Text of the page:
WHY YOU MIGHT WANT TO FILE YOUR HARVEY INSURANCE CLAIMS BEFORE FRIDAY Suffered property damage from Hurricane Harvey and have access to a smartphone, computer, pen and paper, or your insurance agent? Forget about waiting for waters to recede before filing any insurance claim. You’ll want to do it now — or at least before Friday. What’s the rush? The new Texas law formerly known as House Bill 1774, passed by the Texas Legislature this session and signed by Governor Abbott in May, goes into effect on September 1. The “hailstorm lawsuit reform” measure reduces property owners’ leverage with insurance companies in weather-related claims — by making it more difficult for homeowners to sue agents successfully, increasing the obstacles to filing and carrying through with lawsuits over insurance coverage, and limiting the penalties insurance companies could face if they lose a lawsuit against you. To prevent your coverage from falling under these stipulations, notify your insurance provider of your claims before the law goes into effect, and document your correspondence. [Community Impact; Texas Tribune; Property Insurance Coverage Law Blog] Photo: Randy Poole
COMMENT OF THE DAY: WHAT ENDING FEDERAL FLOOD INSURANCE SUBSIDIES COULD DO FOR GALVESTON “Biggert-Watters would have destroyed the home market in many of Galveston’s West End beach communities. My wife and I were looking at homes just as the revised rate plan went into effect in late 2013. The quote I received for JUST FLOOD INSURANCE on a $250K house was $40,000 per year. As long as the government allows federally backed mortgages in these areas, they will have to subsidize the insurance rates. It really is that simple. If the rates aren’t subsidized, the market will collapse for these homes. It will be a vicious circle. Those that need a mortgage to afford a home won’t be able to afford insurance. Those who own a home with a mortgage won’t be able to afford insurance. Homes will only be marketable to cash buyers who can self-insure. How much would you pay for a home that you could only market via an owner-financed or cash transaction? A property that would essentially be unmarketable to buyers via traditional mortgage.” [Mike Honcho, commenting on Comment of the Day: Why You Can Get Flood Insurance in Houston] Illustration: Lulu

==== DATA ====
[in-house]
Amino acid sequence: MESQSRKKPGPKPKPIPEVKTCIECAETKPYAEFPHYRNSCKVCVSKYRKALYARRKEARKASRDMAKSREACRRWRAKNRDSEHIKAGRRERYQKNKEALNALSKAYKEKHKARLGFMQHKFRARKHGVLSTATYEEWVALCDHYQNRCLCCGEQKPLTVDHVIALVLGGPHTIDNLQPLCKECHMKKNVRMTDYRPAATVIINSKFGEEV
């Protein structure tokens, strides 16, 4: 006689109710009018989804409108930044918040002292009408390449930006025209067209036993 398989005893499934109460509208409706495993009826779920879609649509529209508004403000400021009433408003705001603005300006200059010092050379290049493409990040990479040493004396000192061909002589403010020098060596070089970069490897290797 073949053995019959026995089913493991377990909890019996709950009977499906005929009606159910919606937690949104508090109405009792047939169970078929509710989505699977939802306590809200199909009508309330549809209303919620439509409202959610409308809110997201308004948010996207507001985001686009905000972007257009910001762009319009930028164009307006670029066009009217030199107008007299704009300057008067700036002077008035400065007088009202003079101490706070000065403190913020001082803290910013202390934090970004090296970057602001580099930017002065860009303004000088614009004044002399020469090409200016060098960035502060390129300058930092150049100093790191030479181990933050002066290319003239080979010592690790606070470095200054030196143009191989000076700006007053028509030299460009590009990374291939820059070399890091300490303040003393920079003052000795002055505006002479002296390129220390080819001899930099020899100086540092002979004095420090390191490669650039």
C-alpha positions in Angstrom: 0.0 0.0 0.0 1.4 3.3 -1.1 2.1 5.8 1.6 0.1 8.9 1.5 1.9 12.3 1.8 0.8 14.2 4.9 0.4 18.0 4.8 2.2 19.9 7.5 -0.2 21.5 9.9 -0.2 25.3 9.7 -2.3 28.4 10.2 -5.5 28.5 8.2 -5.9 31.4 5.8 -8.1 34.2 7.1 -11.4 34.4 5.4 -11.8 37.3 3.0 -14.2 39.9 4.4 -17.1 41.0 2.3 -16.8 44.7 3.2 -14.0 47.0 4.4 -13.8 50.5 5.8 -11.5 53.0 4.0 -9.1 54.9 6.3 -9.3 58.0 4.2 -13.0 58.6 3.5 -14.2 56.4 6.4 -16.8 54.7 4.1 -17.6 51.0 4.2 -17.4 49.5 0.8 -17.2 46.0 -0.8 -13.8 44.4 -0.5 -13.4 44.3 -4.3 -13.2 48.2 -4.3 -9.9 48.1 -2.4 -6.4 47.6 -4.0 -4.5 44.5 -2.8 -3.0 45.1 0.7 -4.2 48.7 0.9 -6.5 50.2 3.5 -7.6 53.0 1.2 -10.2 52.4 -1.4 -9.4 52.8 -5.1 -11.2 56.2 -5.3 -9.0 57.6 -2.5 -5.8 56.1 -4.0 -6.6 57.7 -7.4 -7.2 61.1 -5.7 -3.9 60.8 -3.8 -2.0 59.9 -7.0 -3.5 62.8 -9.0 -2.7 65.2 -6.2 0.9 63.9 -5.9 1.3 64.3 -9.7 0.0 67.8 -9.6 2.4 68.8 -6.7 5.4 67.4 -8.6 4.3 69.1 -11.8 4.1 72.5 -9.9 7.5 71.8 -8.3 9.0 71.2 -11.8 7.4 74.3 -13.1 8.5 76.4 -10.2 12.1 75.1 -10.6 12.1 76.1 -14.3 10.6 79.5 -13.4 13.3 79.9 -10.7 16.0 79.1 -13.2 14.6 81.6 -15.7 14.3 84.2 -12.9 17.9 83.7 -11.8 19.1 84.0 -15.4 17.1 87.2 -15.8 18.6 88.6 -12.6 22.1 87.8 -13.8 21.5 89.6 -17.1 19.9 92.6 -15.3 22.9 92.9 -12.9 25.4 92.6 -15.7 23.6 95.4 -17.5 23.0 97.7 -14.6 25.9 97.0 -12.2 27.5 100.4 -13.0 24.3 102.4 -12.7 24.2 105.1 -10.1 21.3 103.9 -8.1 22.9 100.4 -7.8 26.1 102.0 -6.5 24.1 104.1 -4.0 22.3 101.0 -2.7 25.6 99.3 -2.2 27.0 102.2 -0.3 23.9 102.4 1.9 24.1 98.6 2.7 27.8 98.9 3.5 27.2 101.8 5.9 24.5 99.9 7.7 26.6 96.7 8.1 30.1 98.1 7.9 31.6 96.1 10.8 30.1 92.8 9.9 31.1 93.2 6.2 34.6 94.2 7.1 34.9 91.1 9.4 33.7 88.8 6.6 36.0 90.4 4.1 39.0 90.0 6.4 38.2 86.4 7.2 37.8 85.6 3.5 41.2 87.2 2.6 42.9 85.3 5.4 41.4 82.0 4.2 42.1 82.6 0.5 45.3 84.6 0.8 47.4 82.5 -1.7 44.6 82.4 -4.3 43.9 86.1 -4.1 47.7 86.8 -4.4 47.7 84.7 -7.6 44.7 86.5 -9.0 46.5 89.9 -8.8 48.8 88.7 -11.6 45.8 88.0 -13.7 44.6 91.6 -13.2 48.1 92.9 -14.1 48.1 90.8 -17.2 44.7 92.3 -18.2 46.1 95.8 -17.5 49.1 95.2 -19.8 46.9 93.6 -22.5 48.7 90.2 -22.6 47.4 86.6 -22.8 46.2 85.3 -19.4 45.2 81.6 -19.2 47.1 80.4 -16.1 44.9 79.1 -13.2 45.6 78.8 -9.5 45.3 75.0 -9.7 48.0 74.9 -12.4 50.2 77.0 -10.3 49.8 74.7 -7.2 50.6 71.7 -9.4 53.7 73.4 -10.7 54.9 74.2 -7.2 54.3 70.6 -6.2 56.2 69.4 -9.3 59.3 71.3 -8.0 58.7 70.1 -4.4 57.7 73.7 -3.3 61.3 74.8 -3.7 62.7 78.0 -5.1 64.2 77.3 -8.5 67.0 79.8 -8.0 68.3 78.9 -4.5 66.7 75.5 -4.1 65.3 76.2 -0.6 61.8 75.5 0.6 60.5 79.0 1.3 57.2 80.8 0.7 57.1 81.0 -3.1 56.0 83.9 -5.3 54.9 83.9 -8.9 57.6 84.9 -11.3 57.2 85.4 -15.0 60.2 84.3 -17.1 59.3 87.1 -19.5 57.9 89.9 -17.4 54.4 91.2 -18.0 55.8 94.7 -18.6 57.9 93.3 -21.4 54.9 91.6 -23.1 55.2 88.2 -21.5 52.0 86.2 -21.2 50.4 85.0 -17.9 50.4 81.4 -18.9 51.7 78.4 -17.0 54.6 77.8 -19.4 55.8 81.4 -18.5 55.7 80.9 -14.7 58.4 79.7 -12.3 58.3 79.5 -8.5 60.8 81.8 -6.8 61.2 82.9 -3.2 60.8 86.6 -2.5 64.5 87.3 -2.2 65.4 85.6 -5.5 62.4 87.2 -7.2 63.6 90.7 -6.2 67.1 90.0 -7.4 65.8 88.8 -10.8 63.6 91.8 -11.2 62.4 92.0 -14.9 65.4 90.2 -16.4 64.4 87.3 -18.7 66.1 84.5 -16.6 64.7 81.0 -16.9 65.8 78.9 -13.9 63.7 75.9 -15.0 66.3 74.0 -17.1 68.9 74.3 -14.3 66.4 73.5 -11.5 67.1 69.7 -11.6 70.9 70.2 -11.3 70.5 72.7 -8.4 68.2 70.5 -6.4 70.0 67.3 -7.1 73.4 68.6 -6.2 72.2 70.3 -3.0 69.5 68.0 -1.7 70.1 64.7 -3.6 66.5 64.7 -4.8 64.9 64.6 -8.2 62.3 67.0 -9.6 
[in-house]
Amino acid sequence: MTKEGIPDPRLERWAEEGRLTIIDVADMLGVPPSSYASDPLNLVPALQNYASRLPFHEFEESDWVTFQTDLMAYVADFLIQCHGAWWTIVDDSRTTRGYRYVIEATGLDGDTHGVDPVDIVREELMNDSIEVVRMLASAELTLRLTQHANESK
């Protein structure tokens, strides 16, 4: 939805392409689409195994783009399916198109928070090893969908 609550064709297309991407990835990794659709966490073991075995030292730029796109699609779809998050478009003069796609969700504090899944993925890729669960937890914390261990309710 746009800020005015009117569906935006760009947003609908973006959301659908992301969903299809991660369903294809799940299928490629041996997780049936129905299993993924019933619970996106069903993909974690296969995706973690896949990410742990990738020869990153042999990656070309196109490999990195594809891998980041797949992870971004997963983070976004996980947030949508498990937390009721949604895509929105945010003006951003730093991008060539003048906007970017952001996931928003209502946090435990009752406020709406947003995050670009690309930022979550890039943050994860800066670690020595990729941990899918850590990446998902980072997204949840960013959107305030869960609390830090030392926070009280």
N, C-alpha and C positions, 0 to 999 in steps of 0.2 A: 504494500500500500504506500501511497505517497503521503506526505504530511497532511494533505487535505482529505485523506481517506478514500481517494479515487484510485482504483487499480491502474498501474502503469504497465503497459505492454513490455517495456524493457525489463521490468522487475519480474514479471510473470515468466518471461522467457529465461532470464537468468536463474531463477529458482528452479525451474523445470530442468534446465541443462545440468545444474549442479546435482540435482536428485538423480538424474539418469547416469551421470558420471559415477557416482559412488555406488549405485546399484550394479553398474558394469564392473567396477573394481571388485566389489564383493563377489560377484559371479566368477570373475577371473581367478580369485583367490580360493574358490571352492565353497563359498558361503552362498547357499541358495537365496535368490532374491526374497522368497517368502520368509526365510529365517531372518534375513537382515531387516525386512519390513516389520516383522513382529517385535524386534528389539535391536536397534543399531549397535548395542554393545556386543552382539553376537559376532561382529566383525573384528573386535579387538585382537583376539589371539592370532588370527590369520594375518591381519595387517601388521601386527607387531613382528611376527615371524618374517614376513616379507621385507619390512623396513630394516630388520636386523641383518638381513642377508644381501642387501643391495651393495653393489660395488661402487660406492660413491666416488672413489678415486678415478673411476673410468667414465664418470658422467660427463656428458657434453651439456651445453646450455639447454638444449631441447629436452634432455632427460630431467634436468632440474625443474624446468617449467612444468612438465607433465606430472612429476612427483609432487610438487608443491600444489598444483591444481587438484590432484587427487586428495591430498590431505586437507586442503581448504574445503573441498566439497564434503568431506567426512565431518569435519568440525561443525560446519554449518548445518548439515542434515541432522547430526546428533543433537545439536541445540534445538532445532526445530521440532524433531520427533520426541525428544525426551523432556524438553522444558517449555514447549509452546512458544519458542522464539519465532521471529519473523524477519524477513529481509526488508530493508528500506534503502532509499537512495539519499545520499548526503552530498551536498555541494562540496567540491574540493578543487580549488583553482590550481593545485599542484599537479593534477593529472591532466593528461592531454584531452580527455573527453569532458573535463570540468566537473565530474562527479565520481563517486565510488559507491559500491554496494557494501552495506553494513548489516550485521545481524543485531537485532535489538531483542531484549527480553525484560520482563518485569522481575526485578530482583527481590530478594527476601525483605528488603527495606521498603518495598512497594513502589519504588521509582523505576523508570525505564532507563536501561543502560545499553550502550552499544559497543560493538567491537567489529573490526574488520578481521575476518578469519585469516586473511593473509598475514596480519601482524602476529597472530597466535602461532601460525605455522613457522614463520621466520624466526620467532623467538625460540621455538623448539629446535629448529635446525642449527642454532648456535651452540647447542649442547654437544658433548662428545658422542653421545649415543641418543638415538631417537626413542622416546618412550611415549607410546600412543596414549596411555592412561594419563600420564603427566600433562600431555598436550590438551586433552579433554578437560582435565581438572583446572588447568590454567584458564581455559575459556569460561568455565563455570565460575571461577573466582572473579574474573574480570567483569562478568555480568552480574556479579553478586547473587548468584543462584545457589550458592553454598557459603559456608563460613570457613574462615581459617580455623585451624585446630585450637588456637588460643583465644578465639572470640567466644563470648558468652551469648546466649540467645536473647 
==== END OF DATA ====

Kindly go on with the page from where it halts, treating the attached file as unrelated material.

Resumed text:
COMMENT OF THE DAY: WHY YOU CAN GET FLOOD INSURANCE IN HOUSTON “There is no market at all for flood insurance. It’s a massive federal subsidy that is merely administered by private companies.
You can’t effectively insure against floods.
This is one of those things many Texans like to ignore — that our coastal development is highly subsidized in the form of the government-backed NFIP.” [JR, commenting on Comment of the Day: A Better Way To Tell If Your Home Is Going to Flood] Illustration: Lulu
COMMENT OF THE DAY: WHEN IT RAINS, IT’S RECOUPED “I live close to Buffalo Bayou. I lost two cars during a heavy rain in 2009. The water came up too fast to save the cars. By the time I found out they were flooding they were in a couple feet of snake infested water. The insurance company paid up right away and didn’t raise my rates. These people should have no problem if they have insurance.” [jgriff, commenting on Headlines: Putting the Creek in Cross Creek Ranch; Flooding the Omni Hotel Parking Lot] Illustration: Lulu
COMMENT OF THE DAY: THE COMING FLOOD OF FLOOD INSURANCE PREMIUM HIKES “If flood insurance becomes as expensive as predicted by the Chron article, it would make large parts of Houston financially uninhabitable. Folks owning property in the Heights now have even more reason to be pleased with themselves.” [Chef, commenting on Headlines: A PAC for the Astrodome Plan; A Kibosh on Free Rail Rides to Texans Games] Illustration: Lulu